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Artificial intelligence (AI) holds great importance for the healthcare industry. Technology, however, is not an answer to all the challenges.

It’s not going to do everything by itself; there will be a need to bring other technologies to bear on that. Similarly, it’s unlikely to replace the need for highly-trained clinical minds.

Human involvement will still be needed!

According to naysayers, AI is one of the best things to happen to healthcare and might end human intervention in the industry. However, the reality is something different. Robot clinicians are not there to replace every job that can be possibly automated. While artificial intelligence holds enormous potential to improve the way clinicians practice, it can never replace the clinical judgement of a living person. And sooner the healthcare system can eliminate human error, the safer and healthier the patients will be.

Technology doesn’t have to be threatening. Medicines are getting complicated and there is simply no way for even the smartest healthcare team to keep up without any support from technology.

There is a lot to be done before providers can actually trust technology to make reliable decisions. Healthcare organizations are eager to harness the latest analytics technologies to safeguard patients, improve efficiency, and succeed with population health management. For this, clinicians need to synthesize vast amounts of information from various sources.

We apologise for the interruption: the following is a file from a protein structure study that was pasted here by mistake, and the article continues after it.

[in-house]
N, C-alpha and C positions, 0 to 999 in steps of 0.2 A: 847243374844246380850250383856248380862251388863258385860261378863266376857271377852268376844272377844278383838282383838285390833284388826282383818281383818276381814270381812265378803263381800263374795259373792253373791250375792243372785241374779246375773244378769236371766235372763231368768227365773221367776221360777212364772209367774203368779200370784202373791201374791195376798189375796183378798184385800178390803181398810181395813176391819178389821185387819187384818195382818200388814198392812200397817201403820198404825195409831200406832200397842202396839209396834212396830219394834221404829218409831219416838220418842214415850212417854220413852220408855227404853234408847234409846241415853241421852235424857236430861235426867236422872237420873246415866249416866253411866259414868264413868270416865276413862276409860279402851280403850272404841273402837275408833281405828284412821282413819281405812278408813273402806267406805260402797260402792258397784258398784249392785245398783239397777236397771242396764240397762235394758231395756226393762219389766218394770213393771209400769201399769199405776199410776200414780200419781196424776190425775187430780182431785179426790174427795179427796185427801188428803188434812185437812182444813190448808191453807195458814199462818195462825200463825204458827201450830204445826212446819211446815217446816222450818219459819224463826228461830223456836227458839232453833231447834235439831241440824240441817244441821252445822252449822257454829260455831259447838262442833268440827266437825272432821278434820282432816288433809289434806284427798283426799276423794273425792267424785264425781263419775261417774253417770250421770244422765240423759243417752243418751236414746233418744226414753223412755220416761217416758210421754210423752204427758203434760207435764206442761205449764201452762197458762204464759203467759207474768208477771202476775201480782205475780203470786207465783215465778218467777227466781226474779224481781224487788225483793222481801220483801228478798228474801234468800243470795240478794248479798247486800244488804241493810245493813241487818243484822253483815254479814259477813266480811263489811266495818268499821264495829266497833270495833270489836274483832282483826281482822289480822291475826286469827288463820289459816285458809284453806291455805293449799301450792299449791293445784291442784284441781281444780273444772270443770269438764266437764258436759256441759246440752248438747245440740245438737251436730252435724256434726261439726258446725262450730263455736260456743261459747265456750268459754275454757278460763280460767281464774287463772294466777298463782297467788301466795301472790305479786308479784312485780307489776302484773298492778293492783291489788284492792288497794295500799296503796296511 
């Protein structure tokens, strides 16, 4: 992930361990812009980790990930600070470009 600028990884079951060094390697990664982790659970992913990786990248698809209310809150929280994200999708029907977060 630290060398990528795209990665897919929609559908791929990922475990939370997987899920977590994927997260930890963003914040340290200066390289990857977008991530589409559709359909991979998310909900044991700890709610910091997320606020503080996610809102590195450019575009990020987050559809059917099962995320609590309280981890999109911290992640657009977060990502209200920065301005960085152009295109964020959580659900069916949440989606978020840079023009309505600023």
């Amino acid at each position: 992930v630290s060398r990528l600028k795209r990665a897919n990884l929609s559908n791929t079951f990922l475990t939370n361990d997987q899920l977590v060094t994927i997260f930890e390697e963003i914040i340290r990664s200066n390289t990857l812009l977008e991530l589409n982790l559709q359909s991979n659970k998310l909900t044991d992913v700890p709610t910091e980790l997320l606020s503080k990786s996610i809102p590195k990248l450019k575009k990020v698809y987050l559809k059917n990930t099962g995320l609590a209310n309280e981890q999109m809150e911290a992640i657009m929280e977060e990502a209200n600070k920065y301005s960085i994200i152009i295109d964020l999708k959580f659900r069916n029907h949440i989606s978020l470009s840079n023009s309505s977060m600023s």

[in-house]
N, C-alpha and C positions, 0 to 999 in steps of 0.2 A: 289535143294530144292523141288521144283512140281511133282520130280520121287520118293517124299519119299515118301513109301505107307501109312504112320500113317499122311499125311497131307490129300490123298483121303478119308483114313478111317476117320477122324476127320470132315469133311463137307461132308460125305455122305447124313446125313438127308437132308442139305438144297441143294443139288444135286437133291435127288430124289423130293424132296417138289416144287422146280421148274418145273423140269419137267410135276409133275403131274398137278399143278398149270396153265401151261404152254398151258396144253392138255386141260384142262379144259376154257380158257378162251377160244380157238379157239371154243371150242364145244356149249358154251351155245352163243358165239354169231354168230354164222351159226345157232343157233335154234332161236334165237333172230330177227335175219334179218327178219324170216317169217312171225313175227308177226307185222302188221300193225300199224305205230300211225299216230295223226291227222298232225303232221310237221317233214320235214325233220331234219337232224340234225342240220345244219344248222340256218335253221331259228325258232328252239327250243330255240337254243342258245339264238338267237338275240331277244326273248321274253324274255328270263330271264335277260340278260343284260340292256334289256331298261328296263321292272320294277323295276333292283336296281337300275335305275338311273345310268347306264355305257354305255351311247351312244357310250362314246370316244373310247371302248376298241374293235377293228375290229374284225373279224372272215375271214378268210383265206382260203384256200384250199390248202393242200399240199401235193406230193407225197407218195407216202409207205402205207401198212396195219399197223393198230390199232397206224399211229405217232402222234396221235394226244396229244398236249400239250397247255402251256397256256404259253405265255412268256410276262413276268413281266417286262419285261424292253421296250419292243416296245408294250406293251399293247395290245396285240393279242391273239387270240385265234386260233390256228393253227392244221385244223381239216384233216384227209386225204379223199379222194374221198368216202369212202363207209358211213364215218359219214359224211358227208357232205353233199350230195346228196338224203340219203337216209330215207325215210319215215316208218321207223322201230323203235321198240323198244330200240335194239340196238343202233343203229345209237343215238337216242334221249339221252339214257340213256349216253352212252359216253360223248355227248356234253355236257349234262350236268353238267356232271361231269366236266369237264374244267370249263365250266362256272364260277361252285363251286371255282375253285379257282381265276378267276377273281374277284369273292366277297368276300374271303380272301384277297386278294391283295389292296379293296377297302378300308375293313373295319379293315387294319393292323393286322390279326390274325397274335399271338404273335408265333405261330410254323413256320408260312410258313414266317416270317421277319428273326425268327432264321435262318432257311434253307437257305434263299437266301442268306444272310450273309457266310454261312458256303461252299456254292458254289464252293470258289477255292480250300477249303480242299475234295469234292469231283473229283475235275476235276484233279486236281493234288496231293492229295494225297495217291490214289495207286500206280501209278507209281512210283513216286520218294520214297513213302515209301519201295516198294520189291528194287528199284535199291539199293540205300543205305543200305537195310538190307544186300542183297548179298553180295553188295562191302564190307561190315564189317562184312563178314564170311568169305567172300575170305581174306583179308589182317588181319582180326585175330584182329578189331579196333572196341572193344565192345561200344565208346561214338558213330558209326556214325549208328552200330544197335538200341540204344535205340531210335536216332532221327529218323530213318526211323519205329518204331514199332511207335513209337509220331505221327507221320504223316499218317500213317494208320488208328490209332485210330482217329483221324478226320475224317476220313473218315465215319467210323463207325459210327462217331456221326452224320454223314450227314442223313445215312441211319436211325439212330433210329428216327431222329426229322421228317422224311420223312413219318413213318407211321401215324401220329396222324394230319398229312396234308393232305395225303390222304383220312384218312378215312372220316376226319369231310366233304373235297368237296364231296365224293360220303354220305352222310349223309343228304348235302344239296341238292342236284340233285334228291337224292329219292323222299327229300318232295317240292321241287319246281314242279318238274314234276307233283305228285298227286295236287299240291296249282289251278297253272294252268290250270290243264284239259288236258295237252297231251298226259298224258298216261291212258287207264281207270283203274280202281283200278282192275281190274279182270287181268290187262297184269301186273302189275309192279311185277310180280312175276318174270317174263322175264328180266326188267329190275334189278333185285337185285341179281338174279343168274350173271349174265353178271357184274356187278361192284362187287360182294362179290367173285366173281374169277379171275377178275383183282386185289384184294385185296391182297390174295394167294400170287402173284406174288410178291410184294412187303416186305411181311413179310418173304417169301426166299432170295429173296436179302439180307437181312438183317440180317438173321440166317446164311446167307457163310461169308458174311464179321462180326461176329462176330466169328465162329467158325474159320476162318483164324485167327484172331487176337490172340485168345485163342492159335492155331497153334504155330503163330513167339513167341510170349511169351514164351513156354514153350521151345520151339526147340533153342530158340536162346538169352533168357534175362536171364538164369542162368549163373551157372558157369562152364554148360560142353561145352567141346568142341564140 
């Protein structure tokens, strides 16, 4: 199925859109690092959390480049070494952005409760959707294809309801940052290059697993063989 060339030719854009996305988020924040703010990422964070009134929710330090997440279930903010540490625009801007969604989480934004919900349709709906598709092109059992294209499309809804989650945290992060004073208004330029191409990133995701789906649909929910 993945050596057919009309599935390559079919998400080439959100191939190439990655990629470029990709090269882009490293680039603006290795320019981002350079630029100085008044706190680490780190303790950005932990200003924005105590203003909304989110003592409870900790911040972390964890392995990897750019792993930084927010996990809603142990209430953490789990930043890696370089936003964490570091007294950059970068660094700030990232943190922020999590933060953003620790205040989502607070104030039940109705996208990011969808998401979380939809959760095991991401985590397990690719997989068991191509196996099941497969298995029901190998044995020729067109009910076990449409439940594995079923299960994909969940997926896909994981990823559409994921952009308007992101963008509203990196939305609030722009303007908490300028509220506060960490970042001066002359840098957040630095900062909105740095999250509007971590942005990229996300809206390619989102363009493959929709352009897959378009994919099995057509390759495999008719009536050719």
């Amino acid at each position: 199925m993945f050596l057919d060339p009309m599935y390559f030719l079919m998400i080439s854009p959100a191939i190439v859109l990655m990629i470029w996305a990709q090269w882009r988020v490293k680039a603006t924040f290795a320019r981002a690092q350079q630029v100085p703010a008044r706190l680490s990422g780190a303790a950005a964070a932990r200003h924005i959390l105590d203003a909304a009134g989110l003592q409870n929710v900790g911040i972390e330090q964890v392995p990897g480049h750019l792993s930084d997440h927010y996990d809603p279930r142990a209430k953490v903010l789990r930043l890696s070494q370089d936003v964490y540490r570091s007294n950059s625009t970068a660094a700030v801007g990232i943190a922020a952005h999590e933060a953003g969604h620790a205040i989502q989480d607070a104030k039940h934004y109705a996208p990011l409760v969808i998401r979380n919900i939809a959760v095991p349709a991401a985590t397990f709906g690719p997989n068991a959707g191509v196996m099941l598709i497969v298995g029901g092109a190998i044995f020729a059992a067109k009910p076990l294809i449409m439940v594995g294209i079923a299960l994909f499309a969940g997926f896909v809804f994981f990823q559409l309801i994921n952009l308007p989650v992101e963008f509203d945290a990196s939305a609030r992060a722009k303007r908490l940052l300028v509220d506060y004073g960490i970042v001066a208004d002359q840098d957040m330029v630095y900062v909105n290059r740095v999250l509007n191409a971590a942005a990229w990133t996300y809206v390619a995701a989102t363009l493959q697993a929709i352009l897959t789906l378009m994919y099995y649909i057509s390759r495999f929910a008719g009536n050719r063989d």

Technology can’t function independently yet!

It’s unreasonable for a clinician to integrate the huge amount of information into their decision-making effectively. Providers need to be assisted by technology, if they want to make sure every person gets great care. Moreover, there is no possibility in the near future that technology becomes completely FDA (Food and Drug Administration) cleared to take accountability for making an autonomous decision. A clinical expert will always be needed to go a step forward and take signals into an action that will further help the patient.

Whether you consider it a good sign or a bad, but technology can’t function independently yet, and might not ever be able to. Ultimately, even the most advanced technologies will only help in improved clinician judgements, not replace it.

Adopting artificial intelligence in a right way can never be considered a threat to the healthcare industry. It’ll be viewed as a savior. Moreover, it will benefit the industry at large when it arrives at scale to support the delivery of care, which might take many years.

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